Adherence of amino acids functionalized iron oxide nanoparticles on bacterial models E. Coli and B. subtilis

W. Trujillo, J. Zarria, J. Pino, L. Menacho, M. Coca, A. Bustamante

Research output: Contribution to conferencePaper

1 Scopus citations

Abstract

© Published under licence by IOP Publishing Ltd. Magnetic iron oxides nanoparticles (NPs) functionalized with lysine (Lys) and arginine (Arg) was obtained by following chemical co-precipitation route in basic medium. The synthesis was performed by mixing ferrous chloride (FeCl2•4H2O), ferric chloride (FeCl3•6H2O) and the specific amino acid in a molar ratio of 1: 2: 0.5, respectively. High pH sample was washed several times with distilled water to reach a pH similar to distilled water (Ph=7) after the synthesis process, part of the NPs obtained was dried. Of the measurements of XRD and MS was obtained that the samples are magnetic nanoparticles of maghemite of about 9 nm in diameter. Of the FTIR and zeta potential measures was obtained that the amino acids Lys and Arg were correctly functionalized at magnetic nanoparticles, referred to herein as M@Lys and M@Arg. In order to demonstrate the capture and adhesion of the nanoparticles to the bacteria, scanning electron microscopy (SEM) was performed. The obtained visualization of both bacteria shows that they are coated by the magnetic particles. In addition, M@Lys (B. sutilis) were cultured to verify the inhibition of growth measured by colony forming units (CFU), the concentrations of M@Lys were 1.75x102 g/mL and 0.875x102 g/mL. After the confrontation obtained efficiencies of 75.63% and 98.75% respectively for the third dilution. While for the fourth dilution were 90% and 98.57% respectively were obtained for each concentration of nanoparticles. Hinting that a high efficiency of bacterial capture at very low concentrations of NPs, which gives us a tool to capture nanobiotechnology bacteria in liquid cultures with application to capture them in wastewater. Based on our results we concluded that NPS functionalized with the amino acids Lys and Arg adhere to the bacteria efficiently in low concentrations.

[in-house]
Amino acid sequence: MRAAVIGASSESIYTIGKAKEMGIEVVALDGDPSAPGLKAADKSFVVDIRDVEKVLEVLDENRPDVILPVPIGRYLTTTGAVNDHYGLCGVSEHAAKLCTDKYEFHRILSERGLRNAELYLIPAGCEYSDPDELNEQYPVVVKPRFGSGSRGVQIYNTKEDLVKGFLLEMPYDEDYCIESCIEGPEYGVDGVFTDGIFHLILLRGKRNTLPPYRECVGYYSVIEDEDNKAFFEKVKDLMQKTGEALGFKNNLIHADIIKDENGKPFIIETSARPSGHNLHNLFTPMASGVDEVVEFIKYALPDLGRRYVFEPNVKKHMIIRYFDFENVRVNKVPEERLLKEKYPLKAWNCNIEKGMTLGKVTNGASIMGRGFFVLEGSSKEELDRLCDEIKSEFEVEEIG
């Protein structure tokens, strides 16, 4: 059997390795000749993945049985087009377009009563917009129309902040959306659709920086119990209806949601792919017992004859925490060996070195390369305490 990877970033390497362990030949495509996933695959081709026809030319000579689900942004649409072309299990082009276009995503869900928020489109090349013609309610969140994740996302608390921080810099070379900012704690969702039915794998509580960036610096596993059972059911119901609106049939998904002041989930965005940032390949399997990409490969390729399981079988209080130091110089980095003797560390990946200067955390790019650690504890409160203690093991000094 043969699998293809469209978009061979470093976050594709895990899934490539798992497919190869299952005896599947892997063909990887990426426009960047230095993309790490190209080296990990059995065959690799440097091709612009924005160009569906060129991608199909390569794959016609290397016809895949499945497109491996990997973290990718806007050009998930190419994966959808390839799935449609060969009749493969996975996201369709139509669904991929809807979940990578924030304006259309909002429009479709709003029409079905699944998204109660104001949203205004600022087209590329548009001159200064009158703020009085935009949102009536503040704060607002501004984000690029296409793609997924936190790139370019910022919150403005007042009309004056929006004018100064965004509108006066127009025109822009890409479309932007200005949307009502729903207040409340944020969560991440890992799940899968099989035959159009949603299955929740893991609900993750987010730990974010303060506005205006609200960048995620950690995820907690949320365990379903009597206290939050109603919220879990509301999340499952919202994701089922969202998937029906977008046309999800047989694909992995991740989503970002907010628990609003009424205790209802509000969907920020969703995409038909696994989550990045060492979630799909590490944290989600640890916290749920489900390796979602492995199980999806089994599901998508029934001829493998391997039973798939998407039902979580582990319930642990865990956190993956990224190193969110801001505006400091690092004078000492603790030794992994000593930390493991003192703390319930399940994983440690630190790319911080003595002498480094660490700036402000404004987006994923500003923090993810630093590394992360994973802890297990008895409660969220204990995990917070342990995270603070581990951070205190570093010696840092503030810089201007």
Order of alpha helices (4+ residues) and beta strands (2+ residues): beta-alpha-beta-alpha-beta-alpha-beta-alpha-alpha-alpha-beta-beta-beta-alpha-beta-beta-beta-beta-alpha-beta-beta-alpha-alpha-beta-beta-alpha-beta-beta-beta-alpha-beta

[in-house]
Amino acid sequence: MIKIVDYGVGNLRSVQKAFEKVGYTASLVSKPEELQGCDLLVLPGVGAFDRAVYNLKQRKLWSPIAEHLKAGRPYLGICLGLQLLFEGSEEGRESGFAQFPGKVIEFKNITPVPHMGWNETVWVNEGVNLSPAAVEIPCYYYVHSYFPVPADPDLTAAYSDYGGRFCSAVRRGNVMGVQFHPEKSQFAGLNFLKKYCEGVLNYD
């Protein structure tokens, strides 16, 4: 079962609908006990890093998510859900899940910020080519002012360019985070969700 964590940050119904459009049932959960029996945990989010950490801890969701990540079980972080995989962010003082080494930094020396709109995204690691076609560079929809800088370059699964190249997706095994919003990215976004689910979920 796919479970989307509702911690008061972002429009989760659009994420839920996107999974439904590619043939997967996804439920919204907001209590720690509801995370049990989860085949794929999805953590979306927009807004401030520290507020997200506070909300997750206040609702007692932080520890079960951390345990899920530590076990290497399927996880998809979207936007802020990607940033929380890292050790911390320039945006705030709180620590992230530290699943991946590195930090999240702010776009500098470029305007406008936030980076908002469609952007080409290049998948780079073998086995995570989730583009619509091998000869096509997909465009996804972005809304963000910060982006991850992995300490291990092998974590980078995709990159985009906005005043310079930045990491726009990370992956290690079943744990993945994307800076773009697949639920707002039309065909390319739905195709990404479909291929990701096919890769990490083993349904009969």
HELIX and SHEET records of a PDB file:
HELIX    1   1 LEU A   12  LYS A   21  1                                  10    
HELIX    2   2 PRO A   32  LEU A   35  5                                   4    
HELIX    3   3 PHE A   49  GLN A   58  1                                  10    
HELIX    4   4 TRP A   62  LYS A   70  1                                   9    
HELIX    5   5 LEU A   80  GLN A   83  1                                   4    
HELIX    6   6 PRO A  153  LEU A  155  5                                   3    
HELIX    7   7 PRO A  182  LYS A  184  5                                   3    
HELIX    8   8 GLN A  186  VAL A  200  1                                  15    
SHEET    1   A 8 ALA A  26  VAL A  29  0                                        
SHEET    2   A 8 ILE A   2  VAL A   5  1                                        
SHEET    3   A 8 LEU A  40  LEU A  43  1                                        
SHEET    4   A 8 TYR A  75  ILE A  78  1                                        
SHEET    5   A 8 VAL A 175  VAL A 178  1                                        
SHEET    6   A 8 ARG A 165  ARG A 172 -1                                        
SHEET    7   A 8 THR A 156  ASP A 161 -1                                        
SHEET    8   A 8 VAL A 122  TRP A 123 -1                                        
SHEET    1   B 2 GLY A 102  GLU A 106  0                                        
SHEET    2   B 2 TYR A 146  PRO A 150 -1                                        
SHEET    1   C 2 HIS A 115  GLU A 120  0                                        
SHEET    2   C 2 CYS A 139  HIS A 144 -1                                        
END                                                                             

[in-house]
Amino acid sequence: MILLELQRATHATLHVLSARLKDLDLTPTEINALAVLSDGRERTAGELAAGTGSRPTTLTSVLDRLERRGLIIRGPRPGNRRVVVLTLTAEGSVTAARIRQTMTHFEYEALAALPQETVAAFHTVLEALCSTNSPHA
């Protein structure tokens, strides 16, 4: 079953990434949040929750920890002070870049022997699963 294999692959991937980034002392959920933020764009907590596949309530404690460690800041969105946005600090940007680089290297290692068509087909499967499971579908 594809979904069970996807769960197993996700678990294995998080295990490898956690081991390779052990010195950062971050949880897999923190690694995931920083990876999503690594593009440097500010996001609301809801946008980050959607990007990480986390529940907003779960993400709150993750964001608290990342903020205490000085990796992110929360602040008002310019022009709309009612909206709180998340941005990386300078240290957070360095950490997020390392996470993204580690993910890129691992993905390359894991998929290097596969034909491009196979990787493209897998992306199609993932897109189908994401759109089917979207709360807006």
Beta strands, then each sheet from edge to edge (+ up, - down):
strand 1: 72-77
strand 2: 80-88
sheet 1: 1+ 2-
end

Original languageAmerican English
DOIs
StatePublished - 5 Apr 2018
EventJournal of Physics: Conference Series -
Duration: 5 Apr 2018 → …

Conference

ConferenceJournal of Physics: Conference Series
Period5/04/18 → …

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    Trujillo, W., Zarria, J., Pino, J., Menacho, L., Coca, M., & Bustamante, A. (2018). Adherence of amino acids functionalized iron oxide nanoparticles on bacterial models E. Coli and B. subtilis. Paper presented at Journal of Physics: Conference Series, . https://doi.org/10.1088/1742-6596/987/1/012044